The second thing is that they’re not laid out properly in terms of a folder structure. They might not necessarily have on-page SEO factors like appropriate titles, appropriate heading tags, appropriate keyword density. Sometimes these keyword densities are way overstuffed. Suppose you’ve gone to different SEO providers in the past who mainly had a focus on keywords. In that case, you might be suffering from a keyword density overload.
What is the most important factor when producing SEO content?
The key thing to think about is the intent behind what people are looking at. That is how you serve up good organic content. You should measure how many views you get on a page and how much time people spend there. You can get this from Google Analytics. Do people bounce off the page and go somewhere else because they didn’t find what they were looking for? Was their intent not served? Or do they move on to other places on your website and potentially perform an action you wanted.
You can measure it with impressions. You can measure it with click-throughs. You can measure it with the conversion rate. But importantly, you also want to get to a point where you’re identifying how many leads you’re getting from your SEO efforts. That’s where a lot of agencies don’t go. They don’t go into leads. They don’t even go into patients. By far, they don’t go into patients. So what you need to do is find an agency that understands the whole funnel and can track people from organic awareness to becoming a patient. And every step in between.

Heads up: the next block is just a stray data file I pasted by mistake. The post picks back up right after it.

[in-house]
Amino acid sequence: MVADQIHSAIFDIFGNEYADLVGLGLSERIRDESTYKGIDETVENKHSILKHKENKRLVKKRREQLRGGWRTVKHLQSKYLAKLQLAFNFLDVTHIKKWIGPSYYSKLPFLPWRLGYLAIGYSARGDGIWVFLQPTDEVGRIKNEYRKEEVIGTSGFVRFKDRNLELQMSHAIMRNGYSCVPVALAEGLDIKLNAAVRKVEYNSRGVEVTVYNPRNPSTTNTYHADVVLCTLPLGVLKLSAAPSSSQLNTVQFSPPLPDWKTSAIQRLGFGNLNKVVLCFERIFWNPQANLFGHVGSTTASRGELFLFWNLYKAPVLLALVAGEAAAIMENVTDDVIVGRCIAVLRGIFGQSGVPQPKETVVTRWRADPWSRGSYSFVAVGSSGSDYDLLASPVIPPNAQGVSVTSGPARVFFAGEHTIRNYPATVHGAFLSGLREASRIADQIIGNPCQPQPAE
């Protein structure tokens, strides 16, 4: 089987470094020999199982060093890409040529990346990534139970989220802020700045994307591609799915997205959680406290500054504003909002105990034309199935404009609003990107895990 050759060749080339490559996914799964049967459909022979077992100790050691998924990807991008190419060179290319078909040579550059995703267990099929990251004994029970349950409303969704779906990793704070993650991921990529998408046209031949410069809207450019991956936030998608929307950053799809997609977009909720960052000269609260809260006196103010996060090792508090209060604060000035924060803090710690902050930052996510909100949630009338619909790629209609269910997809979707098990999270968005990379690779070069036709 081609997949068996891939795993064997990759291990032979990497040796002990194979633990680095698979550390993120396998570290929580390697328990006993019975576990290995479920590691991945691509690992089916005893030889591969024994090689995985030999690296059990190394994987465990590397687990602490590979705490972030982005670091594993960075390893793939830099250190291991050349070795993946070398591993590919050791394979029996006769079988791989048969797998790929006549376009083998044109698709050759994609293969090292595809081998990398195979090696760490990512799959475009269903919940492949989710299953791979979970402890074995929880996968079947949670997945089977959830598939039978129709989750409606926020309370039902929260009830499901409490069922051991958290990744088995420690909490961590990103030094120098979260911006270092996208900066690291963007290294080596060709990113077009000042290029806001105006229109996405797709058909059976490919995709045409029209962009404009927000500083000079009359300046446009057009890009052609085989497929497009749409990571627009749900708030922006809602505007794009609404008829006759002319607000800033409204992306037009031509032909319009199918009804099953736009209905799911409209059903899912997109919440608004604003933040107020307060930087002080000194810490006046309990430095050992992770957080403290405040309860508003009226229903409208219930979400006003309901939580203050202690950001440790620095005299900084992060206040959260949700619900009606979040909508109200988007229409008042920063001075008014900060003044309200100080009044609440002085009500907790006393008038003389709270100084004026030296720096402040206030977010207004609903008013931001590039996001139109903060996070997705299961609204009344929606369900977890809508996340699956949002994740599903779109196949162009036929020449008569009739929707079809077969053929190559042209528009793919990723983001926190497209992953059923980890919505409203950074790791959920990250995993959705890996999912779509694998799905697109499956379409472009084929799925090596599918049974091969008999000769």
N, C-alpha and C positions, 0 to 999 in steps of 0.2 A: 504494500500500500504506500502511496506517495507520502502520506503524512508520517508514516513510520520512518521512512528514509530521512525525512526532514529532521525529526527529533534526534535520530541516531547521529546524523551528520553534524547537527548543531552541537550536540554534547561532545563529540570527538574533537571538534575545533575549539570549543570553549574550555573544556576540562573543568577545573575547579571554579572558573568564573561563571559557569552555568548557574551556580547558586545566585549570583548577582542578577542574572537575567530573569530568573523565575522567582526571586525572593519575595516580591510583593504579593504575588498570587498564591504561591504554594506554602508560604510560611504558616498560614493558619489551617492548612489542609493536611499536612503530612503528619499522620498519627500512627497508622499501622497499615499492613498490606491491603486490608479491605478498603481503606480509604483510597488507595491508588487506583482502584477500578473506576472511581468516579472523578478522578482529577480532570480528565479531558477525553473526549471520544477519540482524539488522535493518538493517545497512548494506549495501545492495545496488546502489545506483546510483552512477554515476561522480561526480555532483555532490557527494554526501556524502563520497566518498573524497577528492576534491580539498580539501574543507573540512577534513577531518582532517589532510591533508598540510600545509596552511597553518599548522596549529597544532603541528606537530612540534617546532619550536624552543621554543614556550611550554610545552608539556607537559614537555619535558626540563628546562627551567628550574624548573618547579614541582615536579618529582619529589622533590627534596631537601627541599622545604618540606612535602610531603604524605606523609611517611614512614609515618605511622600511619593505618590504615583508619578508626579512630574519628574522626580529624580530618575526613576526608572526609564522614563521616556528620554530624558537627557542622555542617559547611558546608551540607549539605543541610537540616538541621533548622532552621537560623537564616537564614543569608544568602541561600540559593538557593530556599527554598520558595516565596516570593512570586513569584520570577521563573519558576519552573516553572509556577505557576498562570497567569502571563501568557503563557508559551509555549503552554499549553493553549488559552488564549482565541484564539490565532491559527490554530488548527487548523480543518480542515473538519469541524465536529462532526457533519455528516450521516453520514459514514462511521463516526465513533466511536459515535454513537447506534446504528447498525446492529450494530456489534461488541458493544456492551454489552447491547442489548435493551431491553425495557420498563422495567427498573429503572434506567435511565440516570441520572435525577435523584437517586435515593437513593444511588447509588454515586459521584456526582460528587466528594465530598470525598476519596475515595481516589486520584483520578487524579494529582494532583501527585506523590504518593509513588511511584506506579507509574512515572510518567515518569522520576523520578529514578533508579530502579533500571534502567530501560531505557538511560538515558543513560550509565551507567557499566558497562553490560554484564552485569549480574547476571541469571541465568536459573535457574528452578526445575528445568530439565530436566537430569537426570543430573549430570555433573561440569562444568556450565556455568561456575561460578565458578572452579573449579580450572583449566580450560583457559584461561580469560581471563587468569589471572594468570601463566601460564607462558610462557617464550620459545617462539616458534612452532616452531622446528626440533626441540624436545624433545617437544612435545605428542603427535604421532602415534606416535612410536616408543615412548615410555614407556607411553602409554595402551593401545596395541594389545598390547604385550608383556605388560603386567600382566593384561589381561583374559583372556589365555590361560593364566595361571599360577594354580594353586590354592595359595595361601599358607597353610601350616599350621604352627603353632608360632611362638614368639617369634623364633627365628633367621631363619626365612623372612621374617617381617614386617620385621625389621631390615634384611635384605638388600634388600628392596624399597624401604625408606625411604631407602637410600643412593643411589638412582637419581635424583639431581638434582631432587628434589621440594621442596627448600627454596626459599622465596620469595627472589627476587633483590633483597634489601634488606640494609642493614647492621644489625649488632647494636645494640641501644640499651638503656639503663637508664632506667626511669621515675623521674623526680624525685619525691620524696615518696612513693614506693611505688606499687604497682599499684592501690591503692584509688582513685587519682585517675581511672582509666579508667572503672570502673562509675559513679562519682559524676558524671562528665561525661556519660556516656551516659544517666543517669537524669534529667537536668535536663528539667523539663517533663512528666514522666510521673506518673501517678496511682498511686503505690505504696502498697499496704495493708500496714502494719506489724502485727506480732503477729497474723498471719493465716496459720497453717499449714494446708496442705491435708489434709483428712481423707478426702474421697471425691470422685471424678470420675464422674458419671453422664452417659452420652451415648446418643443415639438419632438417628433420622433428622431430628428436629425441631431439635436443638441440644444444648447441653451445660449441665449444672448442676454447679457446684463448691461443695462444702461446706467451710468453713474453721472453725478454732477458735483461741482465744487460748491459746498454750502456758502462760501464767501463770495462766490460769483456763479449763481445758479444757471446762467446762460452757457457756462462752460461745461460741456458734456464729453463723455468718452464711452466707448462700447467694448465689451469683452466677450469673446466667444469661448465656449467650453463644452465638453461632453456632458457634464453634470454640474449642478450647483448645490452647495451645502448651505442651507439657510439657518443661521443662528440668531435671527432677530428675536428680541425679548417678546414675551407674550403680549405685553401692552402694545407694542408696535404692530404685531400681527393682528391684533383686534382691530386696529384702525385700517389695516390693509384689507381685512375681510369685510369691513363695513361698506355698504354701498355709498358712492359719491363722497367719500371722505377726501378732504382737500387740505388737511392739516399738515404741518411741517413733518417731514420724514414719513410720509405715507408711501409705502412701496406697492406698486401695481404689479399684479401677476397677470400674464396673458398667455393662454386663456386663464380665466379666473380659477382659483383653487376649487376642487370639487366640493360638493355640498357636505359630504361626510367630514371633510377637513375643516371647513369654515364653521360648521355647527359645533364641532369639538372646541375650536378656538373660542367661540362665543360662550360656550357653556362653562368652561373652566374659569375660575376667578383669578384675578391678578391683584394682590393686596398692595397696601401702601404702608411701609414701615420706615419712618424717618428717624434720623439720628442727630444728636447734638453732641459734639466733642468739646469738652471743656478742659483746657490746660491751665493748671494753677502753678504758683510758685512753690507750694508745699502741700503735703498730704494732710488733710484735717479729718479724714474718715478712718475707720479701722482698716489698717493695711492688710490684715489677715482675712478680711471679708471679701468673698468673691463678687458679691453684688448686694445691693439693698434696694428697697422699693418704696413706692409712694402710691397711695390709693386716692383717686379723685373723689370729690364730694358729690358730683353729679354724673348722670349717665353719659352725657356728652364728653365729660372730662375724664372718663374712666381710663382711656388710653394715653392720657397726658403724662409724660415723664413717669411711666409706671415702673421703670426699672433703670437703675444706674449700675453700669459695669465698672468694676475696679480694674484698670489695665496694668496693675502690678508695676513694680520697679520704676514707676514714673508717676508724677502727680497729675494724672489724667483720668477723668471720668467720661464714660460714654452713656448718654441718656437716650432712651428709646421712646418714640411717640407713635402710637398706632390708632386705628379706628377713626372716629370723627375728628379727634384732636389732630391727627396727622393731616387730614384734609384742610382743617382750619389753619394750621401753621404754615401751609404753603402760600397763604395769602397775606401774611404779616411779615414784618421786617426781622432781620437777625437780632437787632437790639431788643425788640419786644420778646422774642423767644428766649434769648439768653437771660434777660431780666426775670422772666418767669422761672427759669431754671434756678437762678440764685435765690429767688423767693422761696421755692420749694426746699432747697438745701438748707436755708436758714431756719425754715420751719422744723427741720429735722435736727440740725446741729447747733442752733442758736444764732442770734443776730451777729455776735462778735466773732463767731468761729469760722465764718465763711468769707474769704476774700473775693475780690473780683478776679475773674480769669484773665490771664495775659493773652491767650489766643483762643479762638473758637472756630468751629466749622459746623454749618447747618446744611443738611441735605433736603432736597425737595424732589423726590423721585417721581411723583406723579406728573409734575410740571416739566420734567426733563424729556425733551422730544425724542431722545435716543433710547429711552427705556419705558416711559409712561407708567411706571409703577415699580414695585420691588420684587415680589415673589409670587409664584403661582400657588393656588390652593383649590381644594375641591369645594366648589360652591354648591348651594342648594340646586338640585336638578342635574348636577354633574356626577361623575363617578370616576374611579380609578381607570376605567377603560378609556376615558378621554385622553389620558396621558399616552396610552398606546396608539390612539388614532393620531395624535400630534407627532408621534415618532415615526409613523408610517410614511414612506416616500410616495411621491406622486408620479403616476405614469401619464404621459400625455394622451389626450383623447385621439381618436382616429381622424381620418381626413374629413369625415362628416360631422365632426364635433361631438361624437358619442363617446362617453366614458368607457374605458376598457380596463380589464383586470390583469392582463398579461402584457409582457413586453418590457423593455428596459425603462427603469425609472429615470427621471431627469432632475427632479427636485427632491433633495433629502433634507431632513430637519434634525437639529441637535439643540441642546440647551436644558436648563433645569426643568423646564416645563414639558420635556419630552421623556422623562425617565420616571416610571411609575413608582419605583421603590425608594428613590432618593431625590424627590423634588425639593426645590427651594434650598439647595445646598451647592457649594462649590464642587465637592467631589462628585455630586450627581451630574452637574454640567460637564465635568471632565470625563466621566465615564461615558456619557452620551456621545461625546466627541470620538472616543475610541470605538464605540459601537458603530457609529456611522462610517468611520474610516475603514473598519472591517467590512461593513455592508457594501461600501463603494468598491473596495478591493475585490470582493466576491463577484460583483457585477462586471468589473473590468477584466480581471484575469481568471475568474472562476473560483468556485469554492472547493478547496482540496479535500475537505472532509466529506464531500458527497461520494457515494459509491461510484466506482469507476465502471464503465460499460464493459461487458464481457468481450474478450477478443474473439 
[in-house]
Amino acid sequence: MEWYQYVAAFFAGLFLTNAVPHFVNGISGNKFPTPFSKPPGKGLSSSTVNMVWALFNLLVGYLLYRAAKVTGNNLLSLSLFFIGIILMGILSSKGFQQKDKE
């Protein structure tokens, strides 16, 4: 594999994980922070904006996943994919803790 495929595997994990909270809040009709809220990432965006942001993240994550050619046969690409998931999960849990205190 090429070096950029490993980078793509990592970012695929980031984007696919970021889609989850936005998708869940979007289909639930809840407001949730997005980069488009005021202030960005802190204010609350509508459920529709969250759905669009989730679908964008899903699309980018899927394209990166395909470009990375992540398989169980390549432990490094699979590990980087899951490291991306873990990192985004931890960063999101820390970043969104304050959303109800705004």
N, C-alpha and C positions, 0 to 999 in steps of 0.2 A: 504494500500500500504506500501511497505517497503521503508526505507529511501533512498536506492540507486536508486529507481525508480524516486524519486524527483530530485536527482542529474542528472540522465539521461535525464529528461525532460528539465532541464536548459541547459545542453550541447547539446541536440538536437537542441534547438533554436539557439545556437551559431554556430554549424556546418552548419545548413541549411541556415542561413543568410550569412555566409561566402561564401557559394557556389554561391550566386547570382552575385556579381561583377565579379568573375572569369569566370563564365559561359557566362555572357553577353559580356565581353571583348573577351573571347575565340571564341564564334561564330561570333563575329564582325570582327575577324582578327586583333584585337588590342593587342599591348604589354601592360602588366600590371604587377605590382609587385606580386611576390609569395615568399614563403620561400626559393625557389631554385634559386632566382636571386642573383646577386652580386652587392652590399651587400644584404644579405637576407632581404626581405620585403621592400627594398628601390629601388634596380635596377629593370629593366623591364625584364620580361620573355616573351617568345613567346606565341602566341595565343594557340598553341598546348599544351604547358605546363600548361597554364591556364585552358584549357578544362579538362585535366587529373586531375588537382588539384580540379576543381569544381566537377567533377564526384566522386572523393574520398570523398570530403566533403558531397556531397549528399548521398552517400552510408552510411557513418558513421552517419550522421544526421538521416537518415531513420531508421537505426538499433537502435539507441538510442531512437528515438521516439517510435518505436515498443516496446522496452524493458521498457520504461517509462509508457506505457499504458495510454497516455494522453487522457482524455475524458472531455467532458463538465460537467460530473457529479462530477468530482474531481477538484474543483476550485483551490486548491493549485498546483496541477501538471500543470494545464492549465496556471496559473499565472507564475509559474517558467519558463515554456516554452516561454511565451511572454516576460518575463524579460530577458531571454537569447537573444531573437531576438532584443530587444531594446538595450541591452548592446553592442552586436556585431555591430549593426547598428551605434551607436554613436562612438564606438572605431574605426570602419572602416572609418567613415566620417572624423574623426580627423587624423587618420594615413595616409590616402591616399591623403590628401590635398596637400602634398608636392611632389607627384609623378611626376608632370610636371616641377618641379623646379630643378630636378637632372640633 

About the author
LiveseySolar’s mission is to double the size of 150 cataract and refractive surgery practices. Using our proven marketing frameworks and deep market knowledge, our customers can predictably and sustainably grow their practices so that they can enjoy a healthy balance between both worlds – a successful private practice and a happy life.
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We’re passionate about helping leaders of high-quality, growth-minded practice owners double their practice revenue
Founder & Fractional CMO
Rod co-founded LiveseySolar and acts as a Fractional CMO for our customers. He’s on a mission to help transform the lives of 10,000 people with vision correction surgery by 2024. To achieve that, he inspires his customers to make confident decisions that will help 50,000 people take the first step towards vision correction.
LiveseySolar completely transformed the way we were approaching this… We’ve gone from having just the dream of having a practice to having a practice up and running with people making inquiries and booking for procedures… It’s extremely pleasing. We feel lucky we connected with LiveseySolar.
— Dr Matthew Russell, MBChB, FRANZCO, specialist ophthalmic surgeon and founder of VSON and OKKO
Founder & CEO
Laura Livesey is the co-founder & CEO of LiveseySolar. She has developed powerful refractive surgery marketing systems that increase patient volumes and profits for doctors, clinics, and hospitals, since 1997.
Rod and Laura know as much about marketing surgery to patients as I know about performing it. They are an expert in the field of laser eye surgery marketing. They know this industry inside out. I believe that they could help many companies in a variety of areas including marketing materials, sales training and marketing support for doctors.
— Prof. Dan Reinstein, MD MA FRSC DABO, founder of the London Vision Clinic, UK